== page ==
A recent article in Forbesoffers insights on and comparisons of growth and value investing strategies.
While a growth investing strategy “aims to buy young, early stage companies that are seeing rapid growth in profits, revenue or cash flow,” the article notes that it’s crucial to understand the life cycle of such companies. Specifically, in the early days of a new company’s growth, it will typically reinvest profits into the business and hold off on paying dividends until its revenue streams mature a bit.
Growth companies often appear expensive when examined with standard valuation metrics such as P/E and price-to-book ratios, the article notes. To address this, it says, some investors look to growth at a reasonable price investing (GARP)—popularized by Peter Lynch—which seeks companies that are priced more in line with their intrinsic value. Still, this presents investors with the challenge of forecasting a company’s growth prospects. The article defines the PEG ratio used in the GARP strategy to these uncertainties (the P/E ratio divided by the expected growth rate), adding, “A result of one or less indicates that the stock is reasonably priced.”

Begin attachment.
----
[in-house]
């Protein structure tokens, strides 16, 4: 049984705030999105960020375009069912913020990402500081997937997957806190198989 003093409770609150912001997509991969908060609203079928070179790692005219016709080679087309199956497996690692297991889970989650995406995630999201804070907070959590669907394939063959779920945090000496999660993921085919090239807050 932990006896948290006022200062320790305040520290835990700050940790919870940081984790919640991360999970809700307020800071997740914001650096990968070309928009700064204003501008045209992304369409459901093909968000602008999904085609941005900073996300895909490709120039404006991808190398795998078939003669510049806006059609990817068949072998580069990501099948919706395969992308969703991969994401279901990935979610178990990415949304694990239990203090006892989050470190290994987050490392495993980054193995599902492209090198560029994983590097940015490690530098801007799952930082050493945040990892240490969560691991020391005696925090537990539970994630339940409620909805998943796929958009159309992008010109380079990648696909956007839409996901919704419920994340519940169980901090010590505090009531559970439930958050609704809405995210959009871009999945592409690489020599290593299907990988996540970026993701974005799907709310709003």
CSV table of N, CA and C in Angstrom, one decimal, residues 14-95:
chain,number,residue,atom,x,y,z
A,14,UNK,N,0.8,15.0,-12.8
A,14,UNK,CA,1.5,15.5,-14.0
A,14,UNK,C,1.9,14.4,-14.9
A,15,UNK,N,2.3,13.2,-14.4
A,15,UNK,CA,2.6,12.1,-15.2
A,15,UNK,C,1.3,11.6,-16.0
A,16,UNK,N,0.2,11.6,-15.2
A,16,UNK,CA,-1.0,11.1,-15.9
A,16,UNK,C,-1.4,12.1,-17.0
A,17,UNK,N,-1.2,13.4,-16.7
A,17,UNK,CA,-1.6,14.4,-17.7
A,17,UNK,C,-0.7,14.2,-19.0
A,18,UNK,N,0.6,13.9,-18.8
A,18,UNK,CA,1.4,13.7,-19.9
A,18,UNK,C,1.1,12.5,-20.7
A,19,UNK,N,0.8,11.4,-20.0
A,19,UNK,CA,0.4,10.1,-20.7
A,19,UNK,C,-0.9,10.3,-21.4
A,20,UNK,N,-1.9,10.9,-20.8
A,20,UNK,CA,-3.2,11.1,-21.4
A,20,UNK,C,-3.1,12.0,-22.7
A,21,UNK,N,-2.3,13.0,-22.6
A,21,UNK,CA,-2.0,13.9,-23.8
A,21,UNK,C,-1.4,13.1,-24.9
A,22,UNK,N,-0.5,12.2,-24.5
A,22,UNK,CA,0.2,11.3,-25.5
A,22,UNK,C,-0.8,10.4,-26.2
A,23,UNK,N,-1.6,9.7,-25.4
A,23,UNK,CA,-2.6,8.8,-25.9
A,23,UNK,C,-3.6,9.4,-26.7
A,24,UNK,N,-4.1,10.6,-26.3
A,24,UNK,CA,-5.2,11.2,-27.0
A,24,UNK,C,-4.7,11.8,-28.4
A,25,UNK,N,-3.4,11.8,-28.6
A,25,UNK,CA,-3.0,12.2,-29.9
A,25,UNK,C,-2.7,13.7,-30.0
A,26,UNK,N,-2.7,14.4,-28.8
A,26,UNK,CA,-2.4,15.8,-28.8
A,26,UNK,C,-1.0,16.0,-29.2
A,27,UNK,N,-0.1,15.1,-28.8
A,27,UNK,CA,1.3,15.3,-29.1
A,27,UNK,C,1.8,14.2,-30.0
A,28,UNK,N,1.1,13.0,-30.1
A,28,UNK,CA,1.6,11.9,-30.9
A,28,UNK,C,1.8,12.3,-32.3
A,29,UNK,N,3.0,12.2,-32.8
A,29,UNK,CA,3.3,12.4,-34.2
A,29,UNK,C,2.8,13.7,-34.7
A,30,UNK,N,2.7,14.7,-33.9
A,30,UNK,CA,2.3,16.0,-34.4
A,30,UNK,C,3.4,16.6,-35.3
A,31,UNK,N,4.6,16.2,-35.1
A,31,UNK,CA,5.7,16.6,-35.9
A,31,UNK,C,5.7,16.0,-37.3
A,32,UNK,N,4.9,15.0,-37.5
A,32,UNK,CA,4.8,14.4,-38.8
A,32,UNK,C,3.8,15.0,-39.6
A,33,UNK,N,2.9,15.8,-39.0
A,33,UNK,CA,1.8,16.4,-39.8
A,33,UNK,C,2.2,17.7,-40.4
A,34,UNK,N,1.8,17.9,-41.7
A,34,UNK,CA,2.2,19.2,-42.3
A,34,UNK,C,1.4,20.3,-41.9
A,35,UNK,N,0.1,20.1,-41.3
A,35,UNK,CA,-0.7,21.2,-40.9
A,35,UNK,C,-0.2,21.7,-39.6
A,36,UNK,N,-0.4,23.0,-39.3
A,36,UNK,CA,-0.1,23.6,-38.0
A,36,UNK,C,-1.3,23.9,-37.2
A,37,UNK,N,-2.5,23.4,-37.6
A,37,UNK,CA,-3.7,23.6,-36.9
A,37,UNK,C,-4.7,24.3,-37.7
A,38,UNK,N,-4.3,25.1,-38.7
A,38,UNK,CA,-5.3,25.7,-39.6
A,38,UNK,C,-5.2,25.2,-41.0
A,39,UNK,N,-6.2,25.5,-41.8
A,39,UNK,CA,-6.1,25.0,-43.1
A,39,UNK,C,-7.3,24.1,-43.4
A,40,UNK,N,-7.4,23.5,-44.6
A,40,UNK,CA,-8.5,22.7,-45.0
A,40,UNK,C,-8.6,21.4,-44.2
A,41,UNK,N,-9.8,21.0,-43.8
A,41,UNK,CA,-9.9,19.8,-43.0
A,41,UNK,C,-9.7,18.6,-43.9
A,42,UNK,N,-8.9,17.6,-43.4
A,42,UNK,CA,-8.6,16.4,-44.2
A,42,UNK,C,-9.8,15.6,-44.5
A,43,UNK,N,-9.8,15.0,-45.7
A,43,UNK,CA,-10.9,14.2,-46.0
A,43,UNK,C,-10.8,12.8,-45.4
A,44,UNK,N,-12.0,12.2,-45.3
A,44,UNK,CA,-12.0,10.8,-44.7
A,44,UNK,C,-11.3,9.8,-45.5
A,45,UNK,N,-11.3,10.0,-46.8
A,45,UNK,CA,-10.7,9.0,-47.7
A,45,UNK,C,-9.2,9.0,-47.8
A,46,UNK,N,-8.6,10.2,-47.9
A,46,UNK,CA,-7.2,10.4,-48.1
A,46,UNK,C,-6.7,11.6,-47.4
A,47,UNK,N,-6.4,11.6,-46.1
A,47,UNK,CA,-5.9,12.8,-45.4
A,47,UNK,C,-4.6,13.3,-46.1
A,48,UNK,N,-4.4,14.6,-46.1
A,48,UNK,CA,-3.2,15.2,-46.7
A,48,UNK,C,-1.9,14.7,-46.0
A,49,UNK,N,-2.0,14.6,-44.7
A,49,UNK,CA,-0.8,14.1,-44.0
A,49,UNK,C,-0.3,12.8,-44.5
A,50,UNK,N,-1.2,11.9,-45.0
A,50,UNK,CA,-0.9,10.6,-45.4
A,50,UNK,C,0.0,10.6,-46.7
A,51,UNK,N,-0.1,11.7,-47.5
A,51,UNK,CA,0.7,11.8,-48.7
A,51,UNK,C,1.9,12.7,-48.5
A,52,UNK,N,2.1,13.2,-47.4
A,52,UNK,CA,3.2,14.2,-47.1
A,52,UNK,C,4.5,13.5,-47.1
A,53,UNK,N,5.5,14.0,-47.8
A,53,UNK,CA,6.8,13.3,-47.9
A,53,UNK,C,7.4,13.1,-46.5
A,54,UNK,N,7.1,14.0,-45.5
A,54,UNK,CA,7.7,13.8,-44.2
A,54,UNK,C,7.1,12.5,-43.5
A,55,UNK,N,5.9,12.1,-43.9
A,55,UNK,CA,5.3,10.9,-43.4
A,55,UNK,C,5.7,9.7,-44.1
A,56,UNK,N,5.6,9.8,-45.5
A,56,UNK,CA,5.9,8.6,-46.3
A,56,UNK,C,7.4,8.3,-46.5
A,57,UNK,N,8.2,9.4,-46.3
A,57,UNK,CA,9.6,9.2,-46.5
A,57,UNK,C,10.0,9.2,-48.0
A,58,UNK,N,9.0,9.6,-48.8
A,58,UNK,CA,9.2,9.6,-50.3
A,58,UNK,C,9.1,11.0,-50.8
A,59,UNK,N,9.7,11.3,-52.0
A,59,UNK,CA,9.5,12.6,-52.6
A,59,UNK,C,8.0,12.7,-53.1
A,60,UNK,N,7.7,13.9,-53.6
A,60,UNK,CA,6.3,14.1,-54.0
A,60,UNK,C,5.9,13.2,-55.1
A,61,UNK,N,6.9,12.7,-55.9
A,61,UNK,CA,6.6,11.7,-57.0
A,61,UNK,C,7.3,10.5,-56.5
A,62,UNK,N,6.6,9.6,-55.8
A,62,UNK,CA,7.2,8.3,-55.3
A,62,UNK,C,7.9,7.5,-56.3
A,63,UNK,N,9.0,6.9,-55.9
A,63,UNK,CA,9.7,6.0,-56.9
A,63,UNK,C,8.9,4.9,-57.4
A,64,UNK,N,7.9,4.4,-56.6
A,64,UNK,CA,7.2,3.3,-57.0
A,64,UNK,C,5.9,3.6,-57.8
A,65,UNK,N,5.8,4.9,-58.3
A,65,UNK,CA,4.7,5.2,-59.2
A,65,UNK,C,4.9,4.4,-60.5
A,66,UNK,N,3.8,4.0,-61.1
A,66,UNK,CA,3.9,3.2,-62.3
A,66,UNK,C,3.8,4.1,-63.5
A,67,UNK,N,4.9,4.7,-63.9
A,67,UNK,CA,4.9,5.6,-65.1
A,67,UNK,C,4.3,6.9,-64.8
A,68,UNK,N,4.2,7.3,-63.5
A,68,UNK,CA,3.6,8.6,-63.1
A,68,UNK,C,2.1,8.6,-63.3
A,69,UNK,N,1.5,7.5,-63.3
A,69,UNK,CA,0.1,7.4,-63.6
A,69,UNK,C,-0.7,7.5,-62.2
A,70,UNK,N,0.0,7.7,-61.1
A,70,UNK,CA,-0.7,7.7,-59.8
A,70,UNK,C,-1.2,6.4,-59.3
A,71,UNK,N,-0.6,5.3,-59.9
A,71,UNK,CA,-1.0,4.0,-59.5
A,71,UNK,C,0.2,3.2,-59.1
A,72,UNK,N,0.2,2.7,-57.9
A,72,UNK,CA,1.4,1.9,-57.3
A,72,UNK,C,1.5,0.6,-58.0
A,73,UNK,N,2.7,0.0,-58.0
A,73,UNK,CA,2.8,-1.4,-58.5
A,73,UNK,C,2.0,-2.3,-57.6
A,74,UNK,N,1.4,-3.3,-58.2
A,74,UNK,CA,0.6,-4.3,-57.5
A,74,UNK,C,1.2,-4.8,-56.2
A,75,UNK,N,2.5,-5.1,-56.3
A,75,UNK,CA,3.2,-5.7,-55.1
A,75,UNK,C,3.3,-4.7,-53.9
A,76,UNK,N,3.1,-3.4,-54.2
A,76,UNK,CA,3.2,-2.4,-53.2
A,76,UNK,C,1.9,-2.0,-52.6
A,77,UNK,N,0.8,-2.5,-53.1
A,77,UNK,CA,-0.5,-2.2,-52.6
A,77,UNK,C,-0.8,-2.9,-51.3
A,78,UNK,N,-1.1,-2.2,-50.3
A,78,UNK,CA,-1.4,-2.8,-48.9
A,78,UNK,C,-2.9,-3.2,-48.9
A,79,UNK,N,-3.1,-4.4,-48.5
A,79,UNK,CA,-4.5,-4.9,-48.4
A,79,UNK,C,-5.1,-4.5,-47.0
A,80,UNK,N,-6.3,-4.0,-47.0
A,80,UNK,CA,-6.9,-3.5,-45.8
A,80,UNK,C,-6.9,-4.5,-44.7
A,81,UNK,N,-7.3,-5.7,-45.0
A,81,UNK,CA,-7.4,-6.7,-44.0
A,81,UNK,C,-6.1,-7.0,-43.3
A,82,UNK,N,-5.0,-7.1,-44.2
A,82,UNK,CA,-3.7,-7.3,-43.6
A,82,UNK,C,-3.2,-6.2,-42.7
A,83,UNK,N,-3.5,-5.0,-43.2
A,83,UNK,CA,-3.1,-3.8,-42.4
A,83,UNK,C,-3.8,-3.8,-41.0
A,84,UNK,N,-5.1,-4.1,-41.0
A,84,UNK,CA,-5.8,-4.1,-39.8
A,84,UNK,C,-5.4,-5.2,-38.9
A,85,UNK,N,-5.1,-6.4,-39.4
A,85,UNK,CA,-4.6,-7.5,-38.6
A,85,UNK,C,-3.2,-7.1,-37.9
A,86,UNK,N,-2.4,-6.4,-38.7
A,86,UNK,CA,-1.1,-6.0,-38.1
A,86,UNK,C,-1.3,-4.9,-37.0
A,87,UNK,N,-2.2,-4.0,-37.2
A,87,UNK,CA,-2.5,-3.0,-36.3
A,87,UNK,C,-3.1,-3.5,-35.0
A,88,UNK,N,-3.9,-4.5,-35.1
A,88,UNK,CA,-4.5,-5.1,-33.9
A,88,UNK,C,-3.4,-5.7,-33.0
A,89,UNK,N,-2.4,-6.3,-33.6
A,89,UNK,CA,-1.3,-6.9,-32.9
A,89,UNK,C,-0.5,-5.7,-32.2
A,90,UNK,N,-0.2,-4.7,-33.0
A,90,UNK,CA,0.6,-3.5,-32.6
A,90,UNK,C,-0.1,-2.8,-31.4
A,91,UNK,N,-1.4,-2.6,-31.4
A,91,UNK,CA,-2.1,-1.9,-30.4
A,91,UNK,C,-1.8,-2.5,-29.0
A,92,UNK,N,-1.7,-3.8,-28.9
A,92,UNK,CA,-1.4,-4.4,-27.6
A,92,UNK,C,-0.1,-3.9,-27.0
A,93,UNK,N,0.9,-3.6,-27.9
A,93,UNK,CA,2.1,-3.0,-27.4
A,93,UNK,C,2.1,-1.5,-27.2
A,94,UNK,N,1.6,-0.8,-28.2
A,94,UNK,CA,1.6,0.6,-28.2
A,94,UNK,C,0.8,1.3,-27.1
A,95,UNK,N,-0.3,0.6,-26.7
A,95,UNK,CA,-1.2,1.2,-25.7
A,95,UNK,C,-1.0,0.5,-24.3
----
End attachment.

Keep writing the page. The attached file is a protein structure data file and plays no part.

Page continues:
Noting that value investing has outperformed growth over the long term, the article says, “the recent trend favoring growth investing will eventually end,” highlighting how even though the pandemic has served to bolster tech share prices, “nothing lasts forever. The question remains, however, when this trend will come to an end. During the dot-com bubble, the trend ended abruptly, causing severe financial pain for many investors. How and when the current trend will end is unknown.”
The article concludes by suggesting that a blended growth-value strategy might be the better approach, noting that over the long term, it can “often outperform an investor who switches between growth and value in an attempt to time the market.”